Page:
Feb. 8th, 2008 05:09 pm (UTC)
I agree with you. Manipulation. The other readings are interesting, though.

I like your analysis of the poem's formal qualities. Often I read lazily, forgetting just how consciously these poets craft their meanings.
Feb. 8th, 2008 05:21 pm (UTC)
If you are able to read "lazily," then the poets have done their jobs well. If all that stuff intruded on you, it would likely mean that they made a hash of it, or were too heavy-handed with their craft.
Feb. 8th, 2008 05:50 pm (UTC)
poetry friday
So how do you like the Bryson book? It doesn't seem quite his style, somehow, but I'm curious to read it.

I love Imogen Stubbs. And Ghandi, err, Ben Kingsley...
Feb. 8th, 2008 06:23 pm (UTC)
Re: poetry friday
It is an interesting read. He's keen on pointing out that much of what we think we know about Shakespeare is conjecture, including the portraits that people think are him, but that may not be.
Feb. 8th, 2008 06:46 pm (UTC)
Cloudscome says:
I'd go with the manipulation theory. It sure sounds like some of the best poetic trash talk I've heard... Only far more refined and artistic and finely crafted, of course. :)
Feb. 8th, 2008 07:31 pm (UTC)
Re: Cloudscome says:
I'm glad to know I'm not the only one who finds my theory at least plausible.
Feb. 8th, 2008 07:20 pm (UTC)
Was Bryson's book published this year? (I'm trying to figure out if I'm thinking of *another* book, but I suppose I can go hit Amazons or Powells, too).

jules, 7-Imp
Feb. 8th, 2008 07:30 pm (UTC)
I believe it came out in 2007. It was a Chanukah gift.
Feb. 8th, 2008 08:52 pm (UTC)
TadMack says:
Bare ruined choirs, where late the sweet birds sang... Oh, the PATHOS! The PATHOS! Definitely over the top manipulation. As so many of the sonnets are -- trying to get a reaction. And we love it, don't we!?
Feb. 8th, 2008 10:33 pm (UTC)
Re: TadMack says:
I'm so glad it's not just me, all alone with my rogue opinions. Not that I'd change my opinions, mind you, but it's nice to have company.
Feb. 8th, 2008 09:35 pm (UTC)
Wouldn't you love your work to be compared to the "sweet singing of birds"??? Mercy, that's pretty.
Kelly, how come you can go to bed with a fever and then still be this smart????
Feb. 8th, 2008 10:35 pm (UTC)
*scratches head & looks bewildered*
Smart? Me?
Why, thank you!
Feb. 9th, 2008 12:40 pm (UTC)
cloudsome says:
Yeah Kelly. You are so clever changing your avatar to fit your comment mood. How'd you do that? It's a livejournal thing, right?
Feb. 9th, 2008 06:31 pm (UTC)
Re: cloudsome says:
Yep, it's a LiveJournal thing. I can't sort out how to do much at all over at Blogger, format-wise, and TypePad and the others leave me equally flummoxed.
Feb. 9th, 2008 01:09 pm (UTC)
Will, the Manipulator. Of course he is---he's a writer. That's what we DO. :)

I'm jealous that you're reading Bill Bryson's book. I've almost picked it up several times, and then told myself: are you kidding? You don't have time.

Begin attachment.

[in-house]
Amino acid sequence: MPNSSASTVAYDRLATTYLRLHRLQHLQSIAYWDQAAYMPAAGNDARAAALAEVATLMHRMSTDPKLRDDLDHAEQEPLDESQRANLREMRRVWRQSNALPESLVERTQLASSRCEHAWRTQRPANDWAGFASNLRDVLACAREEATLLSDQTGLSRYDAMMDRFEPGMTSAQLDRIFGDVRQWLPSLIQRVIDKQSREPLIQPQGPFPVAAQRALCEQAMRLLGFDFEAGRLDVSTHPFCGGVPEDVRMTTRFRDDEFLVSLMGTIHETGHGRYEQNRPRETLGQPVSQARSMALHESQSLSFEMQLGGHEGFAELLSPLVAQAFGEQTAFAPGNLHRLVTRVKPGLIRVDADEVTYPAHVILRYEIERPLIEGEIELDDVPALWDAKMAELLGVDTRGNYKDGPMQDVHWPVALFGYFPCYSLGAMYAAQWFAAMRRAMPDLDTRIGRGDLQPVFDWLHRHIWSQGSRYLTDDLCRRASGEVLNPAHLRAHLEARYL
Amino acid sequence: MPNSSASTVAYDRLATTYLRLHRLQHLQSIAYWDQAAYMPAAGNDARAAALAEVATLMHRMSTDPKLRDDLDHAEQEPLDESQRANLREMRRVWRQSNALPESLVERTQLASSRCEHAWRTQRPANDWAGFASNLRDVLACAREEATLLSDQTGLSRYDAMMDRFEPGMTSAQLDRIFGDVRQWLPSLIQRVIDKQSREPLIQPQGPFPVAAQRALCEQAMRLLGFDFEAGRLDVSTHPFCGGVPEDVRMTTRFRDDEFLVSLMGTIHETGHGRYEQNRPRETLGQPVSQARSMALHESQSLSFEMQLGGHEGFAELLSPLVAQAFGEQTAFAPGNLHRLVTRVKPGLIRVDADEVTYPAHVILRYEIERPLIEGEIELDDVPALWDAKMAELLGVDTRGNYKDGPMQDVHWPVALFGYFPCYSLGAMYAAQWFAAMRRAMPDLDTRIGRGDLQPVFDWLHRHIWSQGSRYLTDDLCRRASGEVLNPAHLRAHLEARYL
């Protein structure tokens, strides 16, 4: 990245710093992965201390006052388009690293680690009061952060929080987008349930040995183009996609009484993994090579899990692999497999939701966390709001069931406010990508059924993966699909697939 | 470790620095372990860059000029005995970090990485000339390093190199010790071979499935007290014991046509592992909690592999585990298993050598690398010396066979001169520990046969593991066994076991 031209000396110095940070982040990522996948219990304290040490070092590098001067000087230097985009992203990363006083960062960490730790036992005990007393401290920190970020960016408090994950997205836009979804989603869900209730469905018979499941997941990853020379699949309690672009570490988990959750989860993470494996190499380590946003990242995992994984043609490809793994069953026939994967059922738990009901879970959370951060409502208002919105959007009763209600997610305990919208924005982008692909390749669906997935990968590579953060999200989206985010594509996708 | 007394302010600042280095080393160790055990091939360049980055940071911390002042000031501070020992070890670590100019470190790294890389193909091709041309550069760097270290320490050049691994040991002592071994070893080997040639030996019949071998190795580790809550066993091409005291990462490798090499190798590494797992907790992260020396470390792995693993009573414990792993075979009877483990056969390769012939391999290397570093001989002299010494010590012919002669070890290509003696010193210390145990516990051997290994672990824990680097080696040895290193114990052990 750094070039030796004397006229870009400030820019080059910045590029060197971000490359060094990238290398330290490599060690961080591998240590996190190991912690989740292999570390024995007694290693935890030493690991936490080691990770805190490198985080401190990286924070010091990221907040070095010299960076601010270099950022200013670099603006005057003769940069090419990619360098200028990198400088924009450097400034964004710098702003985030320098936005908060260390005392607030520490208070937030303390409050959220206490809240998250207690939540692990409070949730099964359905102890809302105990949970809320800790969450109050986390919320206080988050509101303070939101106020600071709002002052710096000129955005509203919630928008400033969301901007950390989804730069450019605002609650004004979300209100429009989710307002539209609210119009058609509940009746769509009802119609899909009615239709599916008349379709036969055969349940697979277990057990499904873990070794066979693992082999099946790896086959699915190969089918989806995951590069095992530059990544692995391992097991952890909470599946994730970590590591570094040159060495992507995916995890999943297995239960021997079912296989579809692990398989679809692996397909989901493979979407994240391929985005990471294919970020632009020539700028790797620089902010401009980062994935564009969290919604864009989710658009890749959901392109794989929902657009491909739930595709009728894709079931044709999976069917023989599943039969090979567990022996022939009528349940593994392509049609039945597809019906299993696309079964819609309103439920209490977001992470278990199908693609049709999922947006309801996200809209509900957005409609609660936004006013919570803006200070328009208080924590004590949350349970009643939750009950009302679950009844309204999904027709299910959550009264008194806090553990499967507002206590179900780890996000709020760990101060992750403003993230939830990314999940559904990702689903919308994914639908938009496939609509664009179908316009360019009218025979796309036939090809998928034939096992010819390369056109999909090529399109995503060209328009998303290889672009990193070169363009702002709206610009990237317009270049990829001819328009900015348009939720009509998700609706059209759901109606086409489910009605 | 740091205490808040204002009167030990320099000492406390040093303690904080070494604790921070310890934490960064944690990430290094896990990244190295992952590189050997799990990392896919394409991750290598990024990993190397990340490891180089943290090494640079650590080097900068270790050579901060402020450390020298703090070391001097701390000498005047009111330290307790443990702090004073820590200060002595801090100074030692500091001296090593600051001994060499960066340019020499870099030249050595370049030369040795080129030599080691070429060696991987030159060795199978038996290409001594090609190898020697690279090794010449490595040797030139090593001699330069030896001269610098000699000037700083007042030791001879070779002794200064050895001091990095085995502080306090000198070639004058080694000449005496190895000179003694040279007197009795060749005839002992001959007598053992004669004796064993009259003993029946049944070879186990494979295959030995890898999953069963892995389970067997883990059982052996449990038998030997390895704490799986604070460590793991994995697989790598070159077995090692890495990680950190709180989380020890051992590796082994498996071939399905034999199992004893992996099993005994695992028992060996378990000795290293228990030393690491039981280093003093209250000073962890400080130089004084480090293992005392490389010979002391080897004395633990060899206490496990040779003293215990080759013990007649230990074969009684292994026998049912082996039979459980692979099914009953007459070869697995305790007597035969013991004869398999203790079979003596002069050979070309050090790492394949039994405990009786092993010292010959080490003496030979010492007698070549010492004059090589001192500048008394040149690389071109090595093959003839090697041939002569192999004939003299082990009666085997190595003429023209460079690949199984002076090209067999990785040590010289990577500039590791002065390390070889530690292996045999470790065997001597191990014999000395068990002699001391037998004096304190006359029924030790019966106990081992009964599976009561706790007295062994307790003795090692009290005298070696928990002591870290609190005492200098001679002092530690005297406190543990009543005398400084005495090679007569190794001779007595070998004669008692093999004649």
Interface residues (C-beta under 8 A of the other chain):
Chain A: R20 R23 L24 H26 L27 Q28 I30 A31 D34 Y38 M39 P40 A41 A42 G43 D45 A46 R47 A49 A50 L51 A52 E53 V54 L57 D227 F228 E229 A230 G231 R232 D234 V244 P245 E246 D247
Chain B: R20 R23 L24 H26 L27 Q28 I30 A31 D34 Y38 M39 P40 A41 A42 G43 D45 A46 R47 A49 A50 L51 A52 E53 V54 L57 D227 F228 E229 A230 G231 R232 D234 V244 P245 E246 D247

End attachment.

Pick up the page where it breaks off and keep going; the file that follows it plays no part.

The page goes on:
Feb. 9th, 2008 06:32 pm (UTC)
It's not like I'm tearing through it, exactly, but it is very interesting.
(Deleted comment)
Feb. 9th, 2008 06:35 pm (UTC)
You are most welcome.
Feb. 9th, 2008 03:29 pm (UTC)
I never fail to learn from your PFs! I felt a little thrill when I picked the same volta moment as you. Maybe if I really worked at it, I, too, could *understand* Shakespeare, instead of just copying down random scraps to hang above my desk!

Mary Lee
Feb. 9th, 2008 06:35 pm (UTC)
I'm sure you understand the scraps above your desk, and it's a start toward Shakespeare, anyway. And, as Mary Poppins would say, "Well begun is half done."

Speaking of Shakespeare (and not Poppins), did you see the comments to last week's PF post? Somewhere in there, I related a story Sting has in his Lyrics book, about fending off a dangerous drunk by quoting Shakespeare. It was a pretty great quote, if you have a moment to track it down.
Feb. 10th, 2008 12:44 am (UTC)
Here's my take:
We value things more because they are finite.
If WS was in his thirties when he wrote this, that would've been at least middle-aged for his time. So it could have been midlife-crisis angst. In the setup of the poem, he mourns the passing of his youth and the decaying of his body, but in the poem's turn, he has to find the jewel of hope in Pandora's box. That is, the upside to being mortal is that we love, and love more passionately because we are mortal.
However, I find no reason why your interpretation couldn't be right. Perhaps the best thing that can happen to a poem is for it to mean so many things to so many people.
I enjoyed your post as much as the sonnet, for phrases such as "schtupping one of her ladies-in-waiting" and "I would never want you to be unhappy. When I'm dead," not to mention the comment about "fending off a dangerous drunk by quoting Shakespeare." Who sez the Bard is dry?
Feb. 10th, 2008 01:14 am (UTC)
The Bard was most certainly not dry.
( 28 comments — Leave a comment )